Susanne has partnered with the RI Department of Health (RIDOH) on patient-centered medical home quality improvement initiatives for improving clinical care (such as diabetes and heart disease, asthma); improving transitions of care (such as youth transition from pediatric to adult primary care), improving behavioral health screening for prenatal patients and using pharmacists to reduce avoidable ED/Inpatient utilization. With funding from RIDOH and health plans, Susanne creates opportunities for primary care practices to participate in patient-centered medical home quality improvement initiatives by developing “Call for Applications”. Leveraging our practice facilitators to provide onsite technical assistance, RI primary care practices (both adult and pediatric) have developed increased competency and improved care using the care team and a data driven population health approach that incorporates what matters to patient, families and the practice.
COVID-19 pandemic presented many challenges for our patients, families and primary care community. Now more than ever, practices needed and appreciated the support of having an established learning community and a strong patient-centered medical home foundation that could be leveraged in the midst of the crisis. Two examples come to mind that demonstrate Susanne’s skills at using her CCE PCMH competencies around improving access to care: taking a population health and risk stratification approach as well as developed and implemented quality improvement initiatives to help address the public health crisis. Her commitment to the principles of supporting the patient-centered medical home guide all her work.
- Improving Pediatric Immunization: Over a 6-month period, Susanne was successful in implementing an immunization performance improvement plan with 46 primary care practices that included the key components of 1) leadership, 2) data management, 3) performance improvement/practice facilitation, and 4) financial assistance. Susanne formed a Core Planning Team and worked with RI Immunization Registry (KIDSNET) to provide practices with monthly Kindergarten and 7th grade immunization readiness reports and lead screening rates. Practices were additionally asked to reach out to families to listen to their concerns about bringing children into primary care practices and to develop performance improvement plans/strategies to address family concerns. Practice targets were set for achieving 90% of pre-COVID practice performance rates. With resources (practice facilitation, “best practice” sharing, performance reports and financial assistance), practices met and exceeded this goal.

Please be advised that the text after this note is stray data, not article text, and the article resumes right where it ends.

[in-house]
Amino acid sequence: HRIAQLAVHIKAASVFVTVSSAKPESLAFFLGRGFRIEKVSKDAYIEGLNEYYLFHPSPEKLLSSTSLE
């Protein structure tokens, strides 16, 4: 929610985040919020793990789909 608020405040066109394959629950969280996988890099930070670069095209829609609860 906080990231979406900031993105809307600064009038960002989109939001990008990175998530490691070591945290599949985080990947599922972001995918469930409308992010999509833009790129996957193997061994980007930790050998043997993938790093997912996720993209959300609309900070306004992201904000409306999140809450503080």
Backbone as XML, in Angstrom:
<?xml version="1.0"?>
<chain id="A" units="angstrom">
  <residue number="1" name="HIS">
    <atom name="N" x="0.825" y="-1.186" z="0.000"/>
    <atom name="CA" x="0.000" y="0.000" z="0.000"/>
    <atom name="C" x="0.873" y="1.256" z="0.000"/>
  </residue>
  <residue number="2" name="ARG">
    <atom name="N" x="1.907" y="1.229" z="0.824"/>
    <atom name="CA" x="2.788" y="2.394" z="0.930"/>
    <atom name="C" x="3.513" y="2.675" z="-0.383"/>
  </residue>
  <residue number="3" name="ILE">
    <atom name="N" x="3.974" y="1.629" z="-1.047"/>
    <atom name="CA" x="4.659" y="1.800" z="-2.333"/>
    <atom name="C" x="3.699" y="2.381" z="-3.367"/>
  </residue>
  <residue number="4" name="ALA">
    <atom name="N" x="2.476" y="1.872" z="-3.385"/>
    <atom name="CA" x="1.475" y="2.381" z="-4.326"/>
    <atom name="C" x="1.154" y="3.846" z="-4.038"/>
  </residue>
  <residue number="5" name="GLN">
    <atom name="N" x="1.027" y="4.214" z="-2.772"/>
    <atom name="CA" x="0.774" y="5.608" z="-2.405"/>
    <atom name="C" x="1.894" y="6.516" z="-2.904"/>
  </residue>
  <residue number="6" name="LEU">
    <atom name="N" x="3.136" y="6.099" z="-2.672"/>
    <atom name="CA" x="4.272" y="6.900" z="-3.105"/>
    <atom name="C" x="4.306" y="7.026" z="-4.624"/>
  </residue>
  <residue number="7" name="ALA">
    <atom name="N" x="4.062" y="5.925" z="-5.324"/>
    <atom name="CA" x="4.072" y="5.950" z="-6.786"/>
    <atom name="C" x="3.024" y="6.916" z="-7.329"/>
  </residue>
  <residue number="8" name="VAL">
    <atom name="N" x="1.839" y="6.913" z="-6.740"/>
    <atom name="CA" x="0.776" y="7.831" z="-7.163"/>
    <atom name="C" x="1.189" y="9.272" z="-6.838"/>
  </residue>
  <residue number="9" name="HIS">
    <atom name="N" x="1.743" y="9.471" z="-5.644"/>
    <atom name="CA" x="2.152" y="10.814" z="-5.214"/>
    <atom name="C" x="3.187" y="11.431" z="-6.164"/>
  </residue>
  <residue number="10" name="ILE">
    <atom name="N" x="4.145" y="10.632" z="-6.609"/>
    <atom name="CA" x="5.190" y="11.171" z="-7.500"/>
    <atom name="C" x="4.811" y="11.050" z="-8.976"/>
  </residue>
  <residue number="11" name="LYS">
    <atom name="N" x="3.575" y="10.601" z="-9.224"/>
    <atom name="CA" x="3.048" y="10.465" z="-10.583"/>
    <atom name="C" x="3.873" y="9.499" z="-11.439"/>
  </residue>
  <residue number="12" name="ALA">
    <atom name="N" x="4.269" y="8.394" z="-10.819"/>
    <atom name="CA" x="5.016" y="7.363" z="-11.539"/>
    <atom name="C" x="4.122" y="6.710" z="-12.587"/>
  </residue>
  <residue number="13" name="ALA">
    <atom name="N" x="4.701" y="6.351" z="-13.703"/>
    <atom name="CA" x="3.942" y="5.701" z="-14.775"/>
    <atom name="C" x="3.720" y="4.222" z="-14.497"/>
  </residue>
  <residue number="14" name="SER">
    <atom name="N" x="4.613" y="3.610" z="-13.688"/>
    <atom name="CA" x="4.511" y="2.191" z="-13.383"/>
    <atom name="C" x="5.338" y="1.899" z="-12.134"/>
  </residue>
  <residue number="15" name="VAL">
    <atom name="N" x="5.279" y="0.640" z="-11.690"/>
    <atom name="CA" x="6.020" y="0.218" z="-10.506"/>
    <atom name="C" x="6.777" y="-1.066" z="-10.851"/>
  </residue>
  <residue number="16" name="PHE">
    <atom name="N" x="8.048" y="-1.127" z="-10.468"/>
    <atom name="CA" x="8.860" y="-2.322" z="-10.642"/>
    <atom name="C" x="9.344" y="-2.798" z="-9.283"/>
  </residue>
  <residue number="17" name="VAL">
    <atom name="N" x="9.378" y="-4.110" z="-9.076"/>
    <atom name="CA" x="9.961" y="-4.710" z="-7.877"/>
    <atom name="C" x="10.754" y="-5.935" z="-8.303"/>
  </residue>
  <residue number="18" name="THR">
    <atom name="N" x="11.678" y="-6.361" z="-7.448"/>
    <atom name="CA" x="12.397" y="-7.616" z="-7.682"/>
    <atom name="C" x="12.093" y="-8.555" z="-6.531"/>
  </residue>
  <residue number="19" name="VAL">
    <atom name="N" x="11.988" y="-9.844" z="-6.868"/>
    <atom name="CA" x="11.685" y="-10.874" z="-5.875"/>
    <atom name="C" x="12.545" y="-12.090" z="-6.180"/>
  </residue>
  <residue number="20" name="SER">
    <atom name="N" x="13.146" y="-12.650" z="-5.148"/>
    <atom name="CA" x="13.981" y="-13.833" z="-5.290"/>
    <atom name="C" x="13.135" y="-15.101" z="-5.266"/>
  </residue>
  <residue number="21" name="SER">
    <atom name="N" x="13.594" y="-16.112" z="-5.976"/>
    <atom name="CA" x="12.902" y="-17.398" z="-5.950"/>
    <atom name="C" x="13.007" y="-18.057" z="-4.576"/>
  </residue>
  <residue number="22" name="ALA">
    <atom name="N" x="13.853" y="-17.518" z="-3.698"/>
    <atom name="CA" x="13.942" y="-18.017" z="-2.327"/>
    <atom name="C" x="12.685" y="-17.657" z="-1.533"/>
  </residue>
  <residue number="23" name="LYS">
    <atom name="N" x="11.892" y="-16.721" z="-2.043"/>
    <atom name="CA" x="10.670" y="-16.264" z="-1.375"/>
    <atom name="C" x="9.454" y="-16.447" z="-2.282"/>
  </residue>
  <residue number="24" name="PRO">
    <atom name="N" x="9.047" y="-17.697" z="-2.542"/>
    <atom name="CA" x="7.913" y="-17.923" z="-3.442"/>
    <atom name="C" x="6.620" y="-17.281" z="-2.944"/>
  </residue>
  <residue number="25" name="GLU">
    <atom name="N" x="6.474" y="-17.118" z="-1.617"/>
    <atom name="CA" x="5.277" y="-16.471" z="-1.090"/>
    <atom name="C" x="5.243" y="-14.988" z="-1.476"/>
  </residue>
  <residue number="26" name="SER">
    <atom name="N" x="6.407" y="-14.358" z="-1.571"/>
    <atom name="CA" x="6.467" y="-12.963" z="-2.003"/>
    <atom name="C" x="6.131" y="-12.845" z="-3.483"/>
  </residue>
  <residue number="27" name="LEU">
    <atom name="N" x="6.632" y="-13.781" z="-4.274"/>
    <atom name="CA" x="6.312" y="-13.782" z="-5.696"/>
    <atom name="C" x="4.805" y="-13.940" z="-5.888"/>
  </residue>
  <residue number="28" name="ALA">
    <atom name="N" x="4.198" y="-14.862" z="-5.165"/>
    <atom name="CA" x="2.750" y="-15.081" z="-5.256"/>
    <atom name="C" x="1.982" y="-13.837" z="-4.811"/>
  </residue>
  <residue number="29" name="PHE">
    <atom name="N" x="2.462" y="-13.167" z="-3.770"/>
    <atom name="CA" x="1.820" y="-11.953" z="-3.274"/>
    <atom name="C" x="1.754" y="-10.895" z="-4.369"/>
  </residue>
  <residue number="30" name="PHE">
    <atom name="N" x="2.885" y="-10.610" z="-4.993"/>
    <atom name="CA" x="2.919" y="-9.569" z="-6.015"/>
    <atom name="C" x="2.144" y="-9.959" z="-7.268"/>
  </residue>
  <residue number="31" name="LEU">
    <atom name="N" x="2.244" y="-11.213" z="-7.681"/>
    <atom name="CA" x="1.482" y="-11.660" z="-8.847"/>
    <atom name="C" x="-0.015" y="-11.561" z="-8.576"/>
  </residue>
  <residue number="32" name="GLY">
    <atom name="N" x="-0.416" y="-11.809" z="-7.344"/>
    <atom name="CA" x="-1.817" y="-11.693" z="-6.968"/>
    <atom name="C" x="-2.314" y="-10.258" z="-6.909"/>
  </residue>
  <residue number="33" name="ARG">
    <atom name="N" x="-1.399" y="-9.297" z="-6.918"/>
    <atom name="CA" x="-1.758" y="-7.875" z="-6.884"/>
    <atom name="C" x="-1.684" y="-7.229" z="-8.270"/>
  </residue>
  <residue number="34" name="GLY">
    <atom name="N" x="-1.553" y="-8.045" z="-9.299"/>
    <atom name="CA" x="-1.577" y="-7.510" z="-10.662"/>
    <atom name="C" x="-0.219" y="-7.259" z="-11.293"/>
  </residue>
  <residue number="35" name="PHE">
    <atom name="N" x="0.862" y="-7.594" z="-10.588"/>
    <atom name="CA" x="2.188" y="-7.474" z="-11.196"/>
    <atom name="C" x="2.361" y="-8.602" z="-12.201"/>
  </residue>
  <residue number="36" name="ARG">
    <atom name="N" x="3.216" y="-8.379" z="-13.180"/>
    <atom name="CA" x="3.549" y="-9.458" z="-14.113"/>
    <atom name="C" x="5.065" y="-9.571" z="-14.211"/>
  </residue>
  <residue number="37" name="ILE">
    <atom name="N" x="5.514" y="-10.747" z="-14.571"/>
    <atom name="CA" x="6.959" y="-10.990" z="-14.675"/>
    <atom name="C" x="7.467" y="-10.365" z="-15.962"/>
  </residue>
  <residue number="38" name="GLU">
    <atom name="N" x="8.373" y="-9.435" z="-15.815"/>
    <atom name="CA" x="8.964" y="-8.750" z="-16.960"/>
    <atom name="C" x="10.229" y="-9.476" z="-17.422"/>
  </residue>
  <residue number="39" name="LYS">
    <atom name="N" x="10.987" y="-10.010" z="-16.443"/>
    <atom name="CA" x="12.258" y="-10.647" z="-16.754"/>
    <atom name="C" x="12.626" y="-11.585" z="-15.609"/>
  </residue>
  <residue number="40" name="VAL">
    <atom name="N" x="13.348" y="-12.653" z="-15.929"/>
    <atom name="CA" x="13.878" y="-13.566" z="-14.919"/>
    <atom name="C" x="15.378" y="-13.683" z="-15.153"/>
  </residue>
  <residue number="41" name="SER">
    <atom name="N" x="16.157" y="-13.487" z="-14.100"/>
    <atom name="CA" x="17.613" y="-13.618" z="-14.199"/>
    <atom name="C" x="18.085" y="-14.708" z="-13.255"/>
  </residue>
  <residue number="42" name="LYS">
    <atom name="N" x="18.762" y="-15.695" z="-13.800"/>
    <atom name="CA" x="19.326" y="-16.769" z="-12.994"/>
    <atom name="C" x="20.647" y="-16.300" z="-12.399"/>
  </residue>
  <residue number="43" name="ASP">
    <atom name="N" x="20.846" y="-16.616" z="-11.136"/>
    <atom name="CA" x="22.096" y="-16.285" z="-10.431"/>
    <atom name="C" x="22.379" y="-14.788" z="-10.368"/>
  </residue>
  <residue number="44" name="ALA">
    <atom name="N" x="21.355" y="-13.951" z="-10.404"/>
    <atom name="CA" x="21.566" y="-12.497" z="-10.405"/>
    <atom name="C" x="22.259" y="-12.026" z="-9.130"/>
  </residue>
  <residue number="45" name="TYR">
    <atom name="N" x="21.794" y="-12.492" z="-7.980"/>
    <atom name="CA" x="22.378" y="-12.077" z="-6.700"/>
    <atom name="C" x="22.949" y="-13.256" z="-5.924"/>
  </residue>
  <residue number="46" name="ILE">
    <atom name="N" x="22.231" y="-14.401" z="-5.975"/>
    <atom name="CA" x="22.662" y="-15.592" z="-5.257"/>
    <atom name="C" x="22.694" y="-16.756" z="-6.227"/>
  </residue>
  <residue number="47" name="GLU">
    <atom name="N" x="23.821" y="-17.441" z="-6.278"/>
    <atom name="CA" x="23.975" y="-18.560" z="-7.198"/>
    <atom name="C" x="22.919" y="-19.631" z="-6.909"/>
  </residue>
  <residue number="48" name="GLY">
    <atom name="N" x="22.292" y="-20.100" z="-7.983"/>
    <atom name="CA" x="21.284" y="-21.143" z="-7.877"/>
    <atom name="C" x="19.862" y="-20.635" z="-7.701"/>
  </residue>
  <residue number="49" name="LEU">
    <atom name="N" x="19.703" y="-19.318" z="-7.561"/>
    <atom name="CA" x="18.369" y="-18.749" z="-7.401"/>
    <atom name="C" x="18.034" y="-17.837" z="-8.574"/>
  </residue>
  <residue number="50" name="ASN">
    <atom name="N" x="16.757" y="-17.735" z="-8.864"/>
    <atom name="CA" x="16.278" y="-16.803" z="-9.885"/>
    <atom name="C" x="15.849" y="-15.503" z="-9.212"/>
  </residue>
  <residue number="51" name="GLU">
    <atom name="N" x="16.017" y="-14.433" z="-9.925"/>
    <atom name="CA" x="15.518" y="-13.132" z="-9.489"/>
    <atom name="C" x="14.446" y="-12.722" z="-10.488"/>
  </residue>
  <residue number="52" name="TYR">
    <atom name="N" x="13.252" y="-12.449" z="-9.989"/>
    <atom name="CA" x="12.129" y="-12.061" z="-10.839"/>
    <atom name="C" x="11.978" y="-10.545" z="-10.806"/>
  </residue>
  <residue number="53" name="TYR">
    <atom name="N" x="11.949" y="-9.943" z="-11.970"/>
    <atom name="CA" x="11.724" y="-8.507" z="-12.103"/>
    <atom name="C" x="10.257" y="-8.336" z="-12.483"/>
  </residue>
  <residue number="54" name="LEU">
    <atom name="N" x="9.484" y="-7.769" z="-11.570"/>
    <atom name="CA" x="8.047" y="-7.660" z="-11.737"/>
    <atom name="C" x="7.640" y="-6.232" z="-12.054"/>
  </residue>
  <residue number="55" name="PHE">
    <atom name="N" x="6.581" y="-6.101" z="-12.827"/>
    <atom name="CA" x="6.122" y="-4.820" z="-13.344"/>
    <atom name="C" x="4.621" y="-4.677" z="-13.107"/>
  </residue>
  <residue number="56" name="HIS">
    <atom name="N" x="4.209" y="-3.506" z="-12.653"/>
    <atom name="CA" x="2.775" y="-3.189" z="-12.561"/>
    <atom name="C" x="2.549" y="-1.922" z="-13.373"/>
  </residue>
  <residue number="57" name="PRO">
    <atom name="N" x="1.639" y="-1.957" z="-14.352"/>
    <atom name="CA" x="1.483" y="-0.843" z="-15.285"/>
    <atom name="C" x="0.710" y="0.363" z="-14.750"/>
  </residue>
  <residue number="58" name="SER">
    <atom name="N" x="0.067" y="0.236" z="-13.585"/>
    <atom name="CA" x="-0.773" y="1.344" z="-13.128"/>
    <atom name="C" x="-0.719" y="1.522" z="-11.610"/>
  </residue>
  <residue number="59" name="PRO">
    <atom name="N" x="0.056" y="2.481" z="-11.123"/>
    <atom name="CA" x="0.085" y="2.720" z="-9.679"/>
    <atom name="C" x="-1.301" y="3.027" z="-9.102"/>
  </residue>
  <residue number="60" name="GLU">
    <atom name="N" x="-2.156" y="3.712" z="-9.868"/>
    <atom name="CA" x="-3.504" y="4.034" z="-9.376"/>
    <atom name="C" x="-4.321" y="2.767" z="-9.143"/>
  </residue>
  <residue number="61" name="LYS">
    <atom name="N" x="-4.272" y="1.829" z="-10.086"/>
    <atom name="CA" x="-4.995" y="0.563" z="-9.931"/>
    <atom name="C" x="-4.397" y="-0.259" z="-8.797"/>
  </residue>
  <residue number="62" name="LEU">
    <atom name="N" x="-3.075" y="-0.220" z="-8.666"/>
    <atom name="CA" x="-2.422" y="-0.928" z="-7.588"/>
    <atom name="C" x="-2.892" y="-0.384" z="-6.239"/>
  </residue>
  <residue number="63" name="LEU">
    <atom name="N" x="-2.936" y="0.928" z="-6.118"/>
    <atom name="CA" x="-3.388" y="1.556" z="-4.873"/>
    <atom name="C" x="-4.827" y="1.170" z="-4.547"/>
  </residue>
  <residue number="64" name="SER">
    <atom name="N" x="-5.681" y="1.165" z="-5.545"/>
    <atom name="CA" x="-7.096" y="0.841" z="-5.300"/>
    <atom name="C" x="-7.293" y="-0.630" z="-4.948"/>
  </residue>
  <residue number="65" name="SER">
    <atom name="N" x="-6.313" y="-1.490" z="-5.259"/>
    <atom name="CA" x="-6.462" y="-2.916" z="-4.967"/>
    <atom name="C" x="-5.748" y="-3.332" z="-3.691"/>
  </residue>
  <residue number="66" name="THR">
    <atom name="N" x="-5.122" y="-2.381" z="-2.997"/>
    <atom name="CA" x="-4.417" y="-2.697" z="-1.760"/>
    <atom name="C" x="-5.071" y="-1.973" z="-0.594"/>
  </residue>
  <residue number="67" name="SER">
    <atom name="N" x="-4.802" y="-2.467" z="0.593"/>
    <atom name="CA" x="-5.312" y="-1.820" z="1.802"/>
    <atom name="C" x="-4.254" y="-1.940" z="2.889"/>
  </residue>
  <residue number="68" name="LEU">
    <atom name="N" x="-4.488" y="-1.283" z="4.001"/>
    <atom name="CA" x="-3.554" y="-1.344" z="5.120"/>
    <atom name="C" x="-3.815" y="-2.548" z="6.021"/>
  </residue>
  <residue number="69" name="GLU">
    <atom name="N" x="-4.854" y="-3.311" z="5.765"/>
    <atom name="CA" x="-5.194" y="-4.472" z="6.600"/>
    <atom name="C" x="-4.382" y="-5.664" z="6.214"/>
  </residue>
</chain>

- Diabetes Health Equity Challenge: Susanne, working with RIDOH, brought in national experts (WE in the World) to create an opportunity for 2 teams to support their communities during the COVID-19 pandemic. Teams were asked to consider the needs of people with diabetes in their place-based communities. The primary care practices and the community-based organizations (Health Equity Zones) first needed to ask 7 people with lived experience to tell the stories of their experiences and what they thought was needed to address their immediate clinical needs and the underlying conditions in the community that would solve the health equity issue for everyone with diabetes. Teams that had not previously worked together stratified the population to identify who was at highest risk of not thriving, and using the Pathway to Population Health framework, developed, and implemented action plans to improve the health and well-being of people in need and improve well-being of places in which they lived. Both teams identified access to healthy foods as a primary concern. Strategies such as collaborating with food policy councils, farmers markets, and food delivery systems were implemented. This work, now called Rhode to Equity, has expanded to include 6 primary care / community-based organization teams that are working on taking a medical neighborhood approach aimed at addressing clinical and equity issues including housing, food insecurity, asthma and behavioral health.